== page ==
Consider that from the angle of how it applies to your business. If your client pops up on a Friday afternoon with work to be done by Monday, do you drop everything and do it? Perhaps even dropping precious family-time and commitments? Are you working every night trying to scramble to get all the ‘last minute’ things done that keep popping up? If you always jump and go whenever your clients pop up with stuff, then they are always going to expect that of you. And really, it’s not their fault… if you’ve always done it that way then why wouldn’t you just keep doing it? Which of course becomes a vicious cycle… last minute projects taking up all your evenings and weekends, ugh! And so I challenge you - take a good close look at your boundaries.Perhaps you already have these as part of your client agreements, or perhaps you haven’t discussed this yet with clients (in which case now is a good time to do so.) Talk with your clients about timelines and advance notice, and set some working hours for yourself and ‘STICK TO THEM’. I got into the habit of working weekends again last year, started when i was writing my book and the habit just carried forward through the year. So when we rang in 2009 I decided that I would no longer work weekends… and let me tell you it was super-hard the first few weeks! I could feel the pull of the computer and had that little conversation in my mind going “come on Tina, you could quickly do X and then you don’t have to do it Monday, etc”. I was a weekend working junkie going through withdrawal, hehe.However now that i’m used to it I LOVE LOVE LOVE having my weekends back… and have no desire to work at all. A funny side-bonus here is that by not working on the weekends I’ve had to become extra productive and effective during the week. I’m getting more stuff done in less time. There are some Friday nights when I’m working pretty late to get everything done, but so long as I sign off by Friday at midnight i’m still in integrity with my boundaries. Once you set those boundaries then ‘just say no’! And yes, this could be seriously hard at times. And you may have to lovingly remind your clients a few times of your boundaries… but I invite you to be firm here. Firm but fair. If a client is used to you already jumping to attention immediately based on your prior responses you may need some time to ease them into these new requirements. Let them know of your new boundaries, and the next time there is a last minute project just say “Dear client, I will take care of X for you here today as I know it is really important… but next time I will have to say no as per what we talked about last week, so please ensure you give me X notice for this the next go around.” Or something along those lines, you get the picture. Now don’t get me wrong, there will always be super busy times that may require a bit more of you and your time. But you want those to be the exceptions and not the norm. I think that as VAs, OBMs and such we sometimes forget that we are in business for ourselves. We are not employees, we are business owners too… and we get to decide when we want to work and how much. So set your boundaries and stick to ‘em! ShareThis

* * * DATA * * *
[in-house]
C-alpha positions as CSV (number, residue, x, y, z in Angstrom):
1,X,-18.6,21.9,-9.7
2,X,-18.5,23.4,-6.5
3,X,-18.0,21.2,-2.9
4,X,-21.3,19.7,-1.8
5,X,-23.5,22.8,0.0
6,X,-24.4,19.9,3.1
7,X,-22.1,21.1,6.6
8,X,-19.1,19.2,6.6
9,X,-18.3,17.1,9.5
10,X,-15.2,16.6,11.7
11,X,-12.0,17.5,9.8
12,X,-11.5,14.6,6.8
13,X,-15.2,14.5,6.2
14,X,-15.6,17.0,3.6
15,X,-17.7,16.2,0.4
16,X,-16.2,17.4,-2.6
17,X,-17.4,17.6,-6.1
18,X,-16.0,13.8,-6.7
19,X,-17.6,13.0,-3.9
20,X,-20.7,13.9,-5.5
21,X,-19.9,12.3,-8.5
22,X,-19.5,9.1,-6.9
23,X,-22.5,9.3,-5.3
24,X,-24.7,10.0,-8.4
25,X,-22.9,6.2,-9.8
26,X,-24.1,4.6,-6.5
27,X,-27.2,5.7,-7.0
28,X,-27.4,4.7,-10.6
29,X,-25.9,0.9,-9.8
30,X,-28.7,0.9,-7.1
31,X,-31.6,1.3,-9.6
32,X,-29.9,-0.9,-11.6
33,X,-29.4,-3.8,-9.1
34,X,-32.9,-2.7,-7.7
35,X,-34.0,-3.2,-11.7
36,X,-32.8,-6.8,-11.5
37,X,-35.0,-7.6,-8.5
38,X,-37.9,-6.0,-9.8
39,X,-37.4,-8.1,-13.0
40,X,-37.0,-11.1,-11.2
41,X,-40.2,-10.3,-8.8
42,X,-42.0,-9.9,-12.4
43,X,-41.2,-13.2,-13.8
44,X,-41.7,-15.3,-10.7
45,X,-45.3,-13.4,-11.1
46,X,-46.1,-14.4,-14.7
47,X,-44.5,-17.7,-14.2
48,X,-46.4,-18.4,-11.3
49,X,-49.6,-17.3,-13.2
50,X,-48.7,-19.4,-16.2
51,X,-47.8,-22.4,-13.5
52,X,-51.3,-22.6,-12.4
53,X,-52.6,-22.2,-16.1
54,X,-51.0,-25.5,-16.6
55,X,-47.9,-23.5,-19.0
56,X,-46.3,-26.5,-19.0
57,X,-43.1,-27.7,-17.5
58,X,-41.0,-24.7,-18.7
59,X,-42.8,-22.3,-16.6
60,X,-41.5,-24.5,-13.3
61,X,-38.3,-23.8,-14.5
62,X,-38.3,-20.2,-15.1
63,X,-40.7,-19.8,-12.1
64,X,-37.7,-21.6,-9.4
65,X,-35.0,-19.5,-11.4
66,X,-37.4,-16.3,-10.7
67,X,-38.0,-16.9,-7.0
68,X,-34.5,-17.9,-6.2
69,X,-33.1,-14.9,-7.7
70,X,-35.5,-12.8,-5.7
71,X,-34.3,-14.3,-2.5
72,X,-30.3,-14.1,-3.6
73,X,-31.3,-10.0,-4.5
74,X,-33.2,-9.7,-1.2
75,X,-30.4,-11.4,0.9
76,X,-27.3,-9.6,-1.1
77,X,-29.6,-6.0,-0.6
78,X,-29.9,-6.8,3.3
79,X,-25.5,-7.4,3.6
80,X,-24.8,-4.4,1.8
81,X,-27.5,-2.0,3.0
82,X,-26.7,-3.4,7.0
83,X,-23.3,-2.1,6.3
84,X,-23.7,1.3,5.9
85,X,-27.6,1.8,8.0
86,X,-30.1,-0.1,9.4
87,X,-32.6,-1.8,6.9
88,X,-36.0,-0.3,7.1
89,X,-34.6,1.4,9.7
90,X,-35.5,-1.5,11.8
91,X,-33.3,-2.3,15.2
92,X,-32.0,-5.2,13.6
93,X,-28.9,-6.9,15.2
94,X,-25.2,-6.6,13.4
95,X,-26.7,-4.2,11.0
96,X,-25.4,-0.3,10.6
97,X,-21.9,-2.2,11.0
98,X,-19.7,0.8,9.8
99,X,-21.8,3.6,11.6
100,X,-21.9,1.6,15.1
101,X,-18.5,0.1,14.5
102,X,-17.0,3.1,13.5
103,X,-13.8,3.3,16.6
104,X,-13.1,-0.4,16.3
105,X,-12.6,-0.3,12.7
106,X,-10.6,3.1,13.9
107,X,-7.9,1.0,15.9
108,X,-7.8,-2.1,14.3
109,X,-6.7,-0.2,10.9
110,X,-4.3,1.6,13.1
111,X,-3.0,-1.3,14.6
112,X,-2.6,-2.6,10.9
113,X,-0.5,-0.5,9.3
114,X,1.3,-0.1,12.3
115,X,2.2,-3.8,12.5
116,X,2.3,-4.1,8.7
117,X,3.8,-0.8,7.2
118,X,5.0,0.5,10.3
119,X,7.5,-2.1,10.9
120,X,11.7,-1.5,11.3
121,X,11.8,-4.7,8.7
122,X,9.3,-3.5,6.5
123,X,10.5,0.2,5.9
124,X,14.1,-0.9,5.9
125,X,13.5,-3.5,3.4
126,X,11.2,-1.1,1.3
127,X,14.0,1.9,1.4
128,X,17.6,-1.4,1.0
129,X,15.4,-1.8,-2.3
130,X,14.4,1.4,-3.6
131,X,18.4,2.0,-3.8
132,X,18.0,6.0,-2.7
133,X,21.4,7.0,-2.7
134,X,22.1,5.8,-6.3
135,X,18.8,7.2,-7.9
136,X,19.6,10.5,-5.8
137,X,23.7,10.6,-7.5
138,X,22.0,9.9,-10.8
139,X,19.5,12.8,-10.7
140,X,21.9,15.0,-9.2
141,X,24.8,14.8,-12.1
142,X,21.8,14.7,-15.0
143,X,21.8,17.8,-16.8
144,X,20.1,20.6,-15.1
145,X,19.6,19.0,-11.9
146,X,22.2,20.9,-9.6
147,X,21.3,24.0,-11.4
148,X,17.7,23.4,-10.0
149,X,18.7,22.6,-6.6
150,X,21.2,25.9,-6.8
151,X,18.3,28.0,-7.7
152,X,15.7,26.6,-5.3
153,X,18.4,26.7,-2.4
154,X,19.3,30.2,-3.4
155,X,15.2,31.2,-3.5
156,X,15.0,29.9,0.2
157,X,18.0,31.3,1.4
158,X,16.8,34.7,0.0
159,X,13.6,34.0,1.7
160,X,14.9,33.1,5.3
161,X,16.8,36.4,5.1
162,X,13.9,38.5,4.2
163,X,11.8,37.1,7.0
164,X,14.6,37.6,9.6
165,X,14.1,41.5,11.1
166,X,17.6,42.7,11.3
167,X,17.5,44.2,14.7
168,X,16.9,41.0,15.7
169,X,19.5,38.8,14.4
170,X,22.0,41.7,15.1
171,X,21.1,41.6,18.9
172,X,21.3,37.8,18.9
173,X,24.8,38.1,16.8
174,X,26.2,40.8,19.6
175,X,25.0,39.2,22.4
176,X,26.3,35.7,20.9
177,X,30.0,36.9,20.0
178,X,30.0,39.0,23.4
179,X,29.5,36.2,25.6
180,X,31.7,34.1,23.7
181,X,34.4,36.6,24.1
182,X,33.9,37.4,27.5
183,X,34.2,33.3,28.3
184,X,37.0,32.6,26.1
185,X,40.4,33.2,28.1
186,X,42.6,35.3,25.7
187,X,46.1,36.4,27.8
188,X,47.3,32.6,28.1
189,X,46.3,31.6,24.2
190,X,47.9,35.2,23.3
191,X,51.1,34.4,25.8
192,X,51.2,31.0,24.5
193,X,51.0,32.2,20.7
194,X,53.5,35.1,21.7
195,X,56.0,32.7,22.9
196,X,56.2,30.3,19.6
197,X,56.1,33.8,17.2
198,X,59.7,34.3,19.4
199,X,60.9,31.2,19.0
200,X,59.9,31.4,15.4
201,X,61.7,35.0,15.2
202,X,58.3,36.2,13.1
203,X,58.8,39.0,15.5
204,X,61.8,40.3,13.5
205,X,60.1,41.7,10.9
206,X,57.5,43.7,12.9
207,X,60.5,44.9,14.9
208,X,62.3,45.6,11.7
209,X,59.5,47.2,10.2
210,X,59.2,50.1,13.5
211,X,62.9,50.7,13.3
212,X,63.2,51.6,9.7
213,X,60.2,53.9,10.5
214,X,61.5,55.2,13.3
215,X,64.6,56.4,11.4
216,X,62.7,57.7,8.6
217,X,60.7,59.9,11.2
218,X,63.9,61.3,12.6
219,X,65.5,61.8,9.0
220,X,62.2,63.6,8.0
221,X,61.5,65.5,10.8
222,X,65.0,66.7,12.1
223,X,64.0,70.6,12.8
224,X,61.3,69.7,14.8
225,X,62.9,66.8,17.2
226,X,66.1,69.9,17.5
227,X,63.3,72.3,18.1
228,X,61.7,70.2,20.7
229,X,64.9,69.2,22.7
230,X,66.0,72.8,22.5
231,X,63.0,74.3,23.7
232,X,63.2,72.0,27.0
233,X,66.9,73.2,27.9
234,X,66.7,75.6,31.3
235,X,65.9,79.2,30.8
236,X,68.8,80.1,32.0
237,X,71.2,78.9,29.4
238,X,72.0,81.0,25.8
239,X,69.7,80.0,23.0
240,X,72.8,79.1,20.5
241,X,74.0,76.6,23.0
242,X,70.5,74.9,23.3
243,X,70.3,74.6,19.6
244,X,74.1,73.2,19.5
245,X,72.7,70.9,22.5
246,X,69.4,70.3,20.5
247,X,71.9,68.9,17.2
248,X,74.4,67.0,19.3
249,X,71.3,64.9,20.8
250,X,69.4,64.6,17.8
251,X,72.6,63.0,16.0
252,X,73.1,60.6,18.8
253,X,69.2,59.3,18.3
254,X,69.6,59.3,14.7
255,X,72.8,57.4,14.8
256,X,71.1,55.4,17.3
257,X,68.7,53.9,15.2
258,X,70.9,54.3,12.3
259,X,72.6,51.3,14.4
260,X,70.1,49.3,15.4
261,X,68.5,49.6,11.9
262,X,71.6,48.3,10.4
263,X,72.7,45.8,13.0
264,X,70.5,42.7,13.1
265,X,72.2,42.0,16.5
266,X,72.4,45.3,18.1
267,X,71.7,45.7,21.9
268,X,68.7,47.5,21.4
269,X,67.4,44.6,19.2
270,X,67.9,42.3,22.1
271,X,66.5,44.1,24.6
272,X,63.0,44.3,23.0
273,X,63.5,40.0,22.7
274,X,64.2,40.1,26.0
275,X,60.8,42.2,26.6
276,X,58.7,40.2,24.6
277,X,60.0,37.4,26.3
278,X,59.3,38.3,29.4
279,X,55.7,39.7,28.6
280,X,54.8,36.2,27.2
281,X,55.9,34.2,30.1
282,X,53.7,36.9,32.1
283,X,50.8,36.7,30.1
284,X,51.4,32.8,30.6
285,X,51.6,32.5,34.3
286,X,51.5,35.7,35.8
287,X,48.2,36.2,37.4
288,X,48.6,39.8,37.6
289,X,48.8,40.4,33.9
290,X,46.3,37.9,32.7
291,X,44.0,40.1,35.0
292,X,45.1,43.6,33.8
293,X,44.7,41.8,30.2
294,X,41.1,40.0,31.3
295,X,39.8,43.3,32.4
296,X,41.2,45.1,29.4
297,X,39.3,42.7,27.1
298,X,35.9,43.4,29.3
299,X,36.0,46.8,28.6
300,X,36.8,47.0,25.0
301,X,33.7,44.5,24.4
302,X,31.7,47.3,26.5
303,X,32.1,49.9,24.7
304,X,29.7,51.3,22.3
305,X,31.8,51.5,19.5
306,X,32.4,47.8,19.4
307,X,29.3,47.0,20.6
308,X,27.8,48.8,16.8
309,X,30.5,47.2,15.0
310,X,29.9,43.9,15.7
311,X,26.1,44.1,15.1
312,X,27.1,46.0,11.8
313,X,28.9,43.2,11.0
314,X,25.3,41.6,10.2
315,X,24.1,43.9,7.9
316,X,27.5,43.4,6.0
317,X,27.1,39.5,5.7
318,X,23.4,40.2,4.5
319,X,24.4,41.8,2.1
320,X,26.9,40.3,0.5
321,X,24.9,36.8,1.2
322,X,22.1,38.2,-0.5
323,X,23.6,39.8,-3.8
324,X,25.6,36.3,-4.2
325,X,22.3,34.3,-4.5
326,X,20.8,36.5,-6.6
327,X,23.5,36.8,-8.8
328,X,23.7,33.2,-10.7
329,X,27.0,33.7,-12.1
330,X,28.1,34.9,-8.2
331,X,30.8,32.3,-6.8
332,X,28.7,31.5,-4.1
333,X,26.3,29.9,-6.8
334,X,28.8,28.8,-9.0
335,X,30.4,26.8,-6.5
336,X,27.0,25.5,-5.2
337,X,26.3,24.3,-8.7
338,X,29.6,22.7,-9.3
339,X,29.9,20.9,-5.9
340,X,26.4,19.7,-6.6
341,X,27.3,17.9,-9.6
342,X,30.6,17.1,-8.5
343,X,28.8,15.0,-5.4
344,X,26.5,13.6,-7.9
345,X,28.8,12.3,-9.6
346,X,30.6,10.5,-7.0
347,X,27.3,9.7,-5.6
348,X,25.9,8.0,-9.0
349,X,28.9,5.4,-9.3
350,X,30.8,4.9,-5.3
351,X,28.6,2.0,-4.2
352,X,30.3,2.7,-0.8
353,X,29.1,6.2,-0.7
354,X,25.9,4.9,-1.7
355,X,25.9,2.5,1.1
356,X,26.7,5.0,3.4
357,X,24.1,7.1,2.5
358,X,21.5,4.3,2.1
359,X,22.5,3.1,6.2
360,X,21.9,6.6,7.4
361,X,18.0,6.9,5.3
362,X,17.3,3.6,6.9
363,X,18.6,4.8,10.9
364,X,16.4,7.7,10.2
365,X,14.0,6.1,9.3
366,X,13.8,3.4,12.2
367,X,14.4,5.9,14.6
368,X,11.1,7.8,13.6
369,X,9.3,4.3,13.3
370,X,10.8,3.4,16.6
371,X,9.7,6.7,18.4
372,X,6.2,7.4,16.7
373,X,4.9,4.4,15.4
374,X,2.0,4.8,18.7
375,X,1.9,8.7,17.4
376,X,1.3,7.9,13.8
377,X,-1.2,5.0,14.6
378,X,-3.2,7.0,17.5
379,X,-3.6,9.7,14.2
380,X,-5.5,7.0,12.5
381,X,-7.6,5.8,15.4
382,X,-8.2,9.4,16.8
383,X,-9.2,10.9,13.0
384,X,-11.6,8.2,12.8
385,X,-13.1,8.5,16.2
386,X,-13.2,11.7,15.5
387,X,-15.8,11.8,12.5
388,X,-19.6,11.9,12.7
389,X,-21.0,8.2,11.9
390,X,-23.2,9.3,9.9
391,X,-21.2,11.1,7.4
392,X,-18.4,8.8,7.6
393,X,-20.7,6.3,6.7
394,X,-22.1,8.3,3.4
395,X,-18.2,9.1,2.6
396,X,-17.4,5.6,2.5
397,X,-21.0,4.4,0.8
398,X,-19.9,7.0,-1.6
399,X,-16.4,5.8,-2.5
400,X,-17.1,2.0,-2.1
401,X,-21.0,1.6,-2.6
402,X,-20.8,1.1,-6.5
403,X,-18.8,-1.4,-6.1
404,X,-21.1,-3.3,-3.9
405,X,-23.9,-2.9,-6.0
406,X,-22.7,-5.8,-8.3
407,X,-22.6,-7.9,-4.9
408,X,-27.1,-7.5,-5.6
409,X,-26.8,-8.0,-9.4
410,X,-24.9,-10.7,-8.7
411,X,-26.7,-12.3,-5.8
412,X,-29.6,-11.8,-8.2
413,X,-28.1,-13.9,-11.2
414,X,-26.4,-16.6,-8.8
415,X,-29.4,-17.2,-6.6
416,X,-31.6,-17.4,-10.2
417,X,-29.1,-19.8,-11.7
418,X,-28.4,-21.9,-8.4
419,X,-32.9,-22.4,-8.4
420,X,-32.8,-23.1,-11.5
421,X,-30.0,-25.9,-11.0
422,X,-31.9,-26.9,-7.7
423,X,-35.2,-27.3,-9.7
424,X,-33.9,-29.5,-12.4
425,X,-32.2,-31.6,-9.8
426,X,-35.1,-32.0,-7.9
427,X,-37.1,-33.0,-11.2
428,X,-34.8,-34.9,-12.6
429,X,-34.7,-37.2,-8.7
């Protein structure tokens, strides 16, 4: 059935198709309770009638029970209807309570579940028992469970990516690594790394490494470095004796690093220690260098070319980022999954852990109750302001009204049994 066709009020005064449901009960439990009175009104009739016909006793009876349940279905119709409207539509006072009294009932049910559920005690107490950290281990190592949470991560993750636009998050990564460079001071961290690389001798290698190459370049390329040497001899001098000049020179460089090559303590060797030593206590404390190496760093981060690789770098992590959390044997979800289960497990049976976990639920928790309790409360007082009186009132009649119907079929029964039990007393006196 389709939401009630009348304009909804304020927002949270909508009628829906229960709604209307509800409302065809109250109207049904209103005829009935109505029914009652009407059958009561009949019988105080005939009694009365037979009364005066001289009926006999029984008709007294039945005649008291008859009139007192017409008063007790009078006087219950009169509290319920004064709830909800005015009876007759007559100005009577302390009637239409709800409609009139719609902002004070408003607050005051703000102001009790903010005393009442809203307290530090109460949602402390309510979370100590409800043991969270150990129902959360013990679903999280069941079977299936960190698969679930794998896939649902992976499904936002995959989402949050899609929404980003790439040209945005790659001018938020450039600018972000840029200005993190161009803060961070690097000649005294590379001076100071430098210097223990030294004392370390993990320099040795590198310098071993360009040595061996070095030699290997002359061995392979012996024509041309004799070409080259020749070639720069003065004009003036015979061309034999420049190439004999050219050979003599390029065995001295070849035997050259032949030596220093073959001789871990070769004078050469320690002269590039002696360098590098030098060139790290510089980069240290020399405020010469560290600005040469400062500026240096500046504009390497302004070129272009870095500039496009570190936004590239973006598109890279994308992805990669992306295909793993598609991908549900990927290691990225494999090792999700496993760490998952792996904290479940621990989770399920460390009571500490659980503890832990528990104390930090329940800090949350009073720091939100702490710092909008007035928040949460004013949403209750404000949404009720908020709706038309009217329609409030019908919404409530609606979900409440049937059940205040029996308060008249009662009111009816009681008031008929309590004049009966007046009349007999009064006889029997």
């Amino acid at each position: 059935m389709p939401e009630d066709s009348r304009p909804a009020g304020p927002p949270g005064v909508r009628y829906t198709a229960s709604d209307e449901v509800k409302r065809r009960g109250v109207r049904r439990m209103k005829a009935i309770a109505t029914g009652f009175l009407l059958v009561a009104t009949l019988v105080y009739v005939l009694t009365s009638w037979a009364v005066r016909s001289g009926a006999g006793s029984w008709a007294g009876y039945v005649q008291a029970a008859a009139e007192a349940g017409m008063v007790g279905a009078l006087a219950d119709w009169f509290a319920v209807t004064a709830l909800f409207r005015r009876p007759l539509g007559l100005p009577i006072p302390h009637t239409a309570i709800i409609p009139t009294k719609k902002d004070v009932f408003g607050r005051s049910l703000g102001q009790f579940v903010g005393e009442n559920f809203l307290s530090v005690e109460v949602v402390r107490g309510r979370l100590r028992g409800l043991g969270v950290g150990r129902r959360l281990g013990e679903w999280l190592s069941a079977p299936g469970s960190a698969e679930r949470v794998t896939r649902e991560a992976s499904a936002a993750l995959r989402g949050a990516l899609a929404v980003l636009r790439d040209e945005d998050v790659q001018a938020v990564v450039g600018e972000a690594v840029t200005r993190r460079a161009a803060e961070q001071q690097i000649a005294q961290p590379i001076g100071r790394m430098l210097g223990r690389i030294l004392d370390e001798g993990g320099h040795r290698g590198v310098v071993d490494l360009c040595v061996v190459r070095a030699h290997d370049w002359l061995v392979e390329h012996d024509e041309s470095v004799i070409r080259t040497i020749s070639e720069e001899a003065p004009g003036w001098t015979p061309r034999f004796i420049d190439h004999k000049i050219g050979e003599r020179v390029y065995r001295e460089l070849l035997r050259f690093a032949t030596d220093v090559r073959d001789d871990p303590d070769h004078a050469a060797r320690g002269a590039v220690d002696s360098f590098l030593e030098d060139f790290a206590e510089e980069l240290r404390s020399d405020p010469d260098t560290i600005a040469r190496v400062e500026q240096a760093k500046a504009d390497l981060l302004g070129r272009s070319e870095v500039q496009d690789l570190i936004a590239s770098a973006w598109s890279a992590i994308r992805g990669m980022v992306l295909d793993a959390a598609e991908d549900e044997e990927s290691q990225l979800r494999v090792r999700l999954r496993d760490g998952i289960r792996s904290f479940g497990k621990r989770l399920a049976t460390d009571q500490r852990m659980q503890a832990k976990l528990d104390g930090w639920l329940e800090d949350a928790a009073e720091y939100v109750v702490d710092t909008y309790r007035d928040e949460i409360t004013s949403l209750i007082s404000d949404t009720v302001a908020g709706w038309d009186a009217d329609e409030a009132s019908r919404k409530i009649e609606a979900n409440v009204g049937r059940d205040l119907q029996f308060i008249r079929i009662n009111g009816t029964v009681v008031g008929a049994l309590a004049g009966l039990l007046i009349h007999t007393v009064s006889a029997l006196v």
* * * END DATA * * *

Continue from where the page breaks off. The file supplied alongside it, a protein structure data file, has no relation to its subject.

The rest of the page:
{ 1 comment… read it below or add one }

Grace March 7, 2012 at 1:32 am

You are right, you need to set boundaries with your clients as early as now in order to make your business grow. I came across this video that tells about how you should set your boundaries when it comes to dealing with your business. http://marieforleo.com/2012/03/how-to-set-boundaries/